This incident also highlights the really sorry state of a lot of very critical, widely-used Internet software. If you’re concerned about our decaying transportation infrastructure, you should be even more concerned about our aging Internet infrastructure. Brian again:
Why I already hated the ntp.org NTP implementation:
I implied it in my message earlier, but just to state it outright: The NTP project’s NTP implementation is really bad. I was thinking earlier Friday (sort of deja vu when this issue came out) about putting something on the Twiki about several aspects of modern Linux that just don’t work right and NTP was one of them. It’s an old, extremely complicated piece of software focused on timekeeping on a very large scale. It has very, very poor defaults and cannot be relied on to automatically keep time (its sole function) on some types of machines, namely, virtual machines, hosts that reboot frequently, and hosts with intermittent network connectivity. On those machines, you’ll frequently run into problems after time gets screwed up, due to an external cause (VM was paused, host rebooted, whatever), and time will be broken until you manually do something, no matter how well you’ve tuned the NTP config. I think, and hope, that this latest issue will be the nail in the coffin for the NTP project’s NTP implementation being the standard Linux client.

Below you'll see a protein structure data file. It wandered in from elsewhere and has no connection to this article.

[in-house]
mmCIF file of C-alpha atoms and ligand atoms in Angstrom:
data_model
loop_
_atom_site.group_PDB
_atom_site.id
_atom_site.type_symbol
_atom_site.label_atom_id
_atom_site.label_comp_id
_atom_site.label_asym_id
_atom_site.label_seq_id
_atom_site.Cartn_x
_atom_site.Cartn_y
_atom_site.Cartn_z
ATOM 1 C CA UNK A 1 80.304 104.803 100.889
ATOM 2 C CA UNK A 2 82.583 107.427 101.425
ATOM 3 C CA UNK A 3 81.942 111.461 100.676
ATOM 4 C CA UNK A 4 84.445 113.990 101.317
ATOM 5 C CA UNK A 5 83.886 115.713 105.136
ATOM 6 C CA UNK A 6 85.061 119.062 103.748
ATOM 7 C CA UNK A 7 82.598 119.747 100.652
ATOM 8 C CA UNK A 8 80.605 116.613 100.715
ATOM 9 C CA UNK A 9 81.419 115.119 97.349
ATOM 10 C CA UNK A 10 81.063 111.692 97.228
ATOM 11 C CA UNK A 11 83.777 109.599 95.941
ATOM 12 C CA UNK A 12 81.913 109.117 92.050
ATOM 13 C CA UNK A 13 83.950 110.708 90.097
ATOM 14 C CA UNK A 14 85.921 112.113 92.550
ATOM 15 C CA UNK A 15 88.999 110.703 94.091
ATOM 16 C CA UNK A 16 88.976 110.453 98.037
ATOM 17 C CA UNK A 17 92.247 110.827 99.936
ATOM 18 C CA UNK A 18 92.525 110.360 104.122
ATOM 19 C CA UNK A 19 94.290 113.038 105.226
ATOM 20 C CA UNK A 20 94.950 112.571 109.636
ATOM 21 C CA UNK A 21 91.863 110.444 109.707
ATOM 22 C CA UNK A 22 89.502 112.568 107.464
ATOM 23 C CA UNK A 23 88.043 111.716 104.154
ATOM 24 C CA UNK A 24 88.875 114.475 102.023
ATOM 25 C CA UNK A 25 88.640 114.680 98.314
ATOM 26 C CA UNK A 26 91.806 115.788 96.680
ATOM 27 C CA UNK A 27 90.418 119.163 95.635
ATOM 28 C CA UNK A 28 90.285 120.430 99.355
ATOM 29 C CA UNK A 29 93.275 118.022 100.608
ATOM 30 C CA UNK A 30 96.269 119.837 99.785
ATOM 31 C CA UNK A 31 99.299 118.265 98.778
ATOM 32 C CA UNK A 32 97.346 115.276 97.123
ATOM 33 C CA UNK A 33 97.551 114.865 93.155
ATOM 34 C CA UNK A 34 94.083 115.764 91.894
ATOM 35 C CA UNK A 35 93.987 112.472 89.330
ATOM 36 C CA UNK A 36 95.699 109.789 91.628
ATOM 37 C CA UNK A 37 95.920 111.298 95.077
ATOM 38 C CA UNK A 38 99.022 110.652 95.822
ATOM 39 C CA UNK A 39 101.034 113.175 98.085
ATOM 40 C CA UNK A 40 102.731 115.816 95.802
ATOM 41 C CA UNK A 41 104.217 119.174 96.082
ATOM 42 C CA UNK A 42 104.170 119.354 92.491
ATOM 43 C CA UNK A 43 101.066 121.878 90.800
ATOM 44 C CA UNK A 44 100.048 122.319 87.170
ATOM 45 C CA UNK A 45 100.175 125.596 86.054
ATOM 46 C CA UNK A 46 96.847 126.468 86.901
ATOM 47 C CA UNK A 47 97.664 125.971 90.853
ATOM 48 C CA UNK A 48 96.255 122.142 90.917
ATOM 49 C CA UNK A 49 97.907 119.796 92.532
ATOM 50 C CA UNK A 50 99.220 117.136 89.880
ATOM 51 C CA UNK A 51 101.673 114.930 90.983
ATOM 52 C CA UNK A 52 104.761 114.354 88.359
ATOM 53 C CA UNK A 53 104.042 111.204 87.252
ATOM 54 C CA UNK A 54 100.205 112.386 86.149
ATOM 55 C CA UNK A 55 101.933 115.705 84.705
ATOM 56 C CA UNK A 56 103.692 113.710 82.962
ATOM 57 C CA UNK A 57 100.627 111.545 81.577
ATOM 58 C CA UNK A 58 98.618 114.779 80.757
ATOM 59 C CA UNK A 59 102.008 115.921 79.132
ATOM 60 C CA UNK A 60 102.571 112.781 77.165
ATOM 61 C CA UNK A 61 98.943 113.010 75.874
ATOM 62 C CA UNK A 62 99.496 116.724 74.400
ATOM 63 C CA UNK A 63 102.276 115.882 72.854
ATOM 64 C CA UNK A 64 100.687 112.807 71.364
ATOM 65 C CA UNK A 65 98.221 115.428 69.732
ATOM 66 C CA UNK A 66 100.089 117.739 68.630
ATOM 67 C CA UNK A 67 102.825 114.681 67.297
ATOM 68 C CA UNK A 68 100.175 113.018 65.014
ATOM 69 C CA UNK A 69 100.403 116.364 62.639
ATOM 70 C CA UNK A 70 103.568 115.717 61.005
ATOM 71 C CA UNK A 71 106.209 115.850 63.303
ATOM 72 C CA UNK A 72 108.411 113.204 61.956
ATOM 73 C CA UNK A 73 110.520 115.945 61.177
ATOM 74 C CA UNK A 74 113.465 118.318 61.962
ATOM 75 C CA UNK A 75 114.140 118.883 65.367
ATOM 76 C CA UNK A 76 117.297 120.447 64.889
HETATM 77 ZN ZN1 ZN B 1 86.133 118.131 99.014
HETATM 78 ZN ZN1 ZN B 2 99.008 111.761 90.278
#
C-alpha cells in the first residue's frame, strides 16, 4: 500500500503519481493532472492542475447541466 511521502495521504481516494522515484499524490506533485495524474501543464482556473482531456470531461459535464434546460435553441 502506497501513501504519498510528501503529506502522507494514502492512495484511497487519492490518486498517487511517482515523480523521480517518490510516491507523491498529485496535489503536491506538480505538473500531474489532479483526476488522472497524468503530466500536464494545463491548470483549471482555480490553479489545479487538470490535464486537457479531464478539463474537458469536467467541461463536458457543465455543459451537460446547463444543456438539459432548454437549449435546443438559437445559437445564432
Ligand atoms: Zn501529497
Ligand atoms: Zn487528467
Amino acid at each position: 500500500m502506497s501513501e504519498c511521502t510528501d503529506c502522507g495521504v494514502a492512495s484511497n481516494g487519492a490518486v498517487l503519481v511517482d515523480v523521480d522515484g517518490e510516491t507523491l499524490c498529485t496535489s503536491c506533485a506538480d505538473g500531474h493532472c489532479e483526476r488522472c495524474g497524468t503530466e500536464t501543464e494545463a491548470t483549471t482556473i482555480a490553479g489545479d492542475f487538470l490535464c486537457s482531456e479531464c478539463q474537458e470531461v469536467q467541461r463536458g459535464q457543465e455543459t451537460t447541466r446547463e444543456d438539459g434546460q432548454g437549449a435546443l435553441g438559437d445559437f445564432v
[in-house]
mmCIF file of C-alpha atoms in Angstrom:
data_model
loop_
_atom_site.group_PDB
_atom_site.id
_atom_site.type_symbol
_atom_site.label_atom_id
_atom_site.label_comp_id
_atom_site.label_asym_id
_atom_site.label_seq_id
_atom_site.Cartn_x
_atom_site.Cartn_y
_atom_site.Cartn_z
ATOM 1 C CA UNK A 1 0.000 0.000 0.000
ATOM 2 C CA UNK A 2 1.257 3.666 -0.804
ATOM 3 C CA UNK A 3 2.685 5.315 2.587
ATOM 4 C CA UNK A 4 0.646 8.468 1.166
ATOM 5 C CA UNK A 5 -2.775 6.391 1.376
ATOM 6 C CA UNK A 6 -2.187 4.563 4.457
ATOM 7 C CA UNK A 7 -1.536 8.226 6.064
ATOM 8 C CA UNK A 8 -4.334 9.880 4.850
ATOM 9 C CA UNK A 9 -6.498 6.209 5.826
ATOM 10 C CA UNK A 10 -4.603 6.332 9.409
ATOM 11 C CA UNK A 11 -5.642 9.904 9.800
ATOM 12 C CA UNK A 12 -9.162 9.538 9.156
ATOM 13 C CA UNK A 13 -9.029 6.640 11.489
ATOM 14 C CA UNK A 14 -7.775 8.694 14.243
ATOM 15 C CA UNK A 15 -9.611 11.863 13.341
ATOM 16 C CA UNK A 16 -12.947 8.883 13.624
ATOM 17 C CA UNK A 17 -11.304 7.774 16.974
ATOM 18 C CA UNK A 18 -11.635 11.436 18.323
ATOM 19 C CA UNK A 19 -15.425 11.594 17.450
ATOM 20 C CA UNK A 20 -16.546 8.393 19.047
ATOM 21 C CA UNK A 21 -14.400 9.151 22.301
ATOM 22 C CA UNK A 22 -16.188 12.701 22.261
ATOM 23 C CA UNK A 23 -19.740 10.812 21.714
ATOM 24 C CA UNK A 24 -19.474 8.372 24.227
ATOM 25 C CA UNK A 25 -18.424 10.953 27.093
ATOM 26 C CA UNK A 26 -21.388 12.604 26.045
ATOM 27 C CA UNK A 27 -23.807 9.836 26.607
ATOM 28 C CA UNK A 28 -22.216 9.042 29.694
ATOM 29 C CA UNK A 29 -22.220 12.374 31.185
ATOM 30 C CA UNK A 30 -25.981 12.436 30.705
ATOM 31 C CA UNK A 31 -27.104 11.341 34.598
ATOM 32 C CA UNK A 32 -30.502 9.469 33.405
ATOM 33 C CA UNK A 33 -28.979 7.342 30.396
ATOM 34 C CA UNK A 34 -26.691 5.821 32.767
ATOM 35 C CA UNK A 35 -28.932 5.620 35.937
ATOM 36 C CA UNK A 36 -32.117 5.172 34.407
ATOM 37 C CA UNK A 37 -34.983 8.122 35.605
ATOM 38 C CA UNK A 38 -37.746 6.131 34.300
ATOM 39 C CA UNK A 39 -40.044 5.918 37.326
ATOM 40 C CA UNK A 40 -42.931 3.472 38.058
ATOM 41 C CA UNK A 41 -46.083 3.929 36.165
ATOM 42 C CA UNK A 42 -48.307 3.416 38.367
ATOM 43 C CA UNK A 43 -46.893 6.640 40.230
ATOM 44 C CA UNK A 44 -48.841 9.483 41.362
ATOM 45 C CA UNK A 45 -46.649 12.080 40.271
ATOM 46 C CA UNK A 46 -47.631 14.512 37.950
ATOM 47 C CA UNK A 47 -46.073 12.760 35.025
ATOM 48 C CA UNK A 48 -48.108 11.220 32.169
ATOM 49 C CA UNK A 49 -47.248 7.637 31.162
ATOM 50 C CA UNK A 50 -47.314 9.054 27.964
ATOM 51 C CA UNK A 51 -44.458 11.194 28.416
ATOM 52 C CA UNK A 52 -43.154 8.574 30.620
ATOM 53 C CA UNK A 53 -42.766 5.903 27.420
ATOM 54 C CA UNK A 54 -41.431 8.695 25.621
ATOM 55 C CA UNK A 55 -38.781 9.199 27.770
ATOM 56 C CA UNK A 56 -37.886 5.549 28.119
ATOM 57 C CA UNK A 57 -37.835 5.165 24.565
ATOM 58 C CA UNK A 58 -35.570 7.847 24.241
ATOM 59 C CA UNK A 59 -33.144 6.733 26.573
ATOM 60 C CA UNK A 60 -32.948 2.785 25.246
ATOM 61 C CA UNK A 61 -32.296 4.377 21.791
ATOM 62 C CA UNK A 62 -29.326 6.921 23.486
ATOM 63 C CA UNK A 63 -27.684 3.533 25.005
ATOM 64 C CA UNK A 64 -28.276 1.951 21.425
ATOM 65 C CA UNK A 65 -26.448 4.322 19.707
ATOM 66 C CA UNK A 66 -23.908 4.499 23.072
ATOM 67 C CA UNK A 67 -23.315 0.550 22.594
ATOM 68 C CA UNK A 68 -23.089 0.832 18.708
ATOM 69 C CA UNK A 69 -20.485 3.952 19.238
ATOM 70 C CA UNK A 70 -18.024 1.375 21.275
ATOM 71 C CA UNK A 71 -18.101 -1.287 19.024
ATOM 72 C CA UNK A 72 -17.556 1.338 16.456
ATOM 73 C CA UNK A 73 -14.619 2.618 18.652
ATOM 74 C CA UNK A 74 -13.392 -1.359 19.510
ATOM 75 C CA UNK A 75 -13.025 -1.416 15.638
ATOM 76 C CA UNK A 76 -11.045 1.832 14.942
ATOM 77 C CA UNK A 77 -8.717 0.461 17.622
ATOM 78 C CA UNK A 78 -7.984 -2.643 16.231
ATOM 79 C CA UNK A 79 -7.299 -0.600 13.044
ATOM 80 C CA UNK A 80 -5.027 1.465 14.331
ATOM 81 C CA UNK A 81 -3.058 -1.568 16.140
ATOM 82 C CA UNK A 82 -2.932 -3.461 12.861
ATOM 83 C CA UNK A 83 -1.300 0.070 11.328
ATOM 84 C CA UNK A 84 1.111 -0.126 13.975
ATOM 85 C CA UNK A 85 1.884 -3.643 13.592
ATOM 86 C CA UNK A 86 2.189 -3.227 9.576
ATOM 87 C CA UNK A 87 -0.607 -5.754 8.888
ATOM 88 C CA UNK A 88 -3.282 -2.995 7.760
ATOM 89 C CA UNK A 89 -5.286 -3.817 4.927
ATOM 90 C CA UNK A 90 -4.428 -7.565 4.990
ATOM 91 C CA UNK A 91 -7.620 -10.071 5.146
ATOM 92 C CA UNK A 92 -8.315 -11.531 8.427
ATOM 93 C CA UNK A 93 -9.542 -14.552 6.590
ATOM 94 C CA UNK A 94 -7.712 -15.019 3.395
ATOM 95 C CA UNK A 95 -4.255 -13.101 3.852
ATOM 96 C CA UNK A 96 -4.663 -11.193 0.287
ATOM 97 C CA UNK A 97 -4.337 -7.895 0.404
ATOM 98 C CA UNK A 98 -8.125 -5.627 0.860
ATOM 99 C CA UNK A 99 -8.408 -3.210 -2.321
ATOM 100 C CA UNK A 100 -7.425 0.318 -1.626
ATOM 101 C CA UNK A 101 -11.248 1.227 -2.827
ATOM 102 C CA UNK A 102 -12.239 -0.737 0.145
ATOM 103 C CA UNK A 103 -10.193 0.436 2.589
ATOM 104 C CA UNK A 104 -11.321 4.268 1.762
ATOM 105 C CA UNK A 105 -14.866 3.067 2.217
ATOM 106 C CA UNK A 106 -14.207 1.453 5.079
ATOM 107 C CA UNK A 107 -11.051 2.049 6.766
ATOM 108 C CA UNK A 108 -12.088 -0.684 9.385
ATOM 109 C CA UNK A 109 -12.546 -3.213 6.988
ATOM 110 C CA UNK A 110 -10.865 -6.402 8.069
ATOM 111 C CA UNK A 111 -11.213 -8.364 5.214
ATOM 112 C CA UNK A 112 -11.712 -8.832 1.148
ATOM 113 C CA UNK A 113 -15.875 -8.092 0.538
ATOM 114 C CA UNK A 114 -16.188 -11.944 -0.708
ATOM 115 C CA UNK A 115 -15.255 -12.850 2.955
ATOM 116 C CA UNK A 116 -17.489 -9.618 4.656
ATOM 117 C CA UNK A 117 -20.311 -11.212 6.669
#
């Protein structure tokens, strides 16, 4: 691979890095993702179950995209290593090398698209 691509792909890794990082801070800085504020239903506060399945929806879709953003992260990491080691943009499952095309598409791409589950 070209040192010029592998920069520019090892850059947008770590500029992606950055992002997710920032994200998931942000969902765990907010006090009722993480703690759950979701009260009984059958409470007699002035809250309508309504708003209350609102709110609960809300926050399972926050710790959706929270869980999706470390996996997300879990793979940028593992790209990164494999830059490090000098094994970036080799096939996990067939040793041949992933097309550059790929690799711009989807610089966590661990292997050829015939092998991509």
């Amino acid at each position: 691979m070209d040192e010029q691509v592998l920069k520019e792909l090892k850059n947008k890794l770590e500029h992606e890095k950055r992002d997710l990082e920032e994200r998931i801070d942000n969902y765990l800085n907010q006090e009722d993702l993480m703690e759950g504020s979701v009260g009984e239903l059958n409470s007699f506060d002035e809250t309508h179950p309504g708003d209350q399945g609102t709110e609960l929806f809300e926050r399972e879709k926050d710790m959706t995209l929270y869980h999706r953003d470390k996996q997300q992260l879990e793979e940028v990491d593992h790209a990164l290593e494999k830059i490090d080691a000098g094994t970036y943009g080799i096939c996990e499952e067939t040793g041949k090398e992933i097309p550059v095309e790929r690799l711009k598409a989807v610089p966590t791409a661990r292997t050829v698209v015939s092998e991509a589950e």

This incident also exemplifies how much art, skill, and dedication are required to do IT really well. It isn’t simply a matter of checking a box that says, “Install updates automatically.” You have to keep your systems as up-to-date and as secure as possible, of course, but you also have to keep a constant lookout for the unexpected, not ignore the slightest hint of an issue, and have the processes, procedures, tools, and people in place to respond quickly when something bad happens.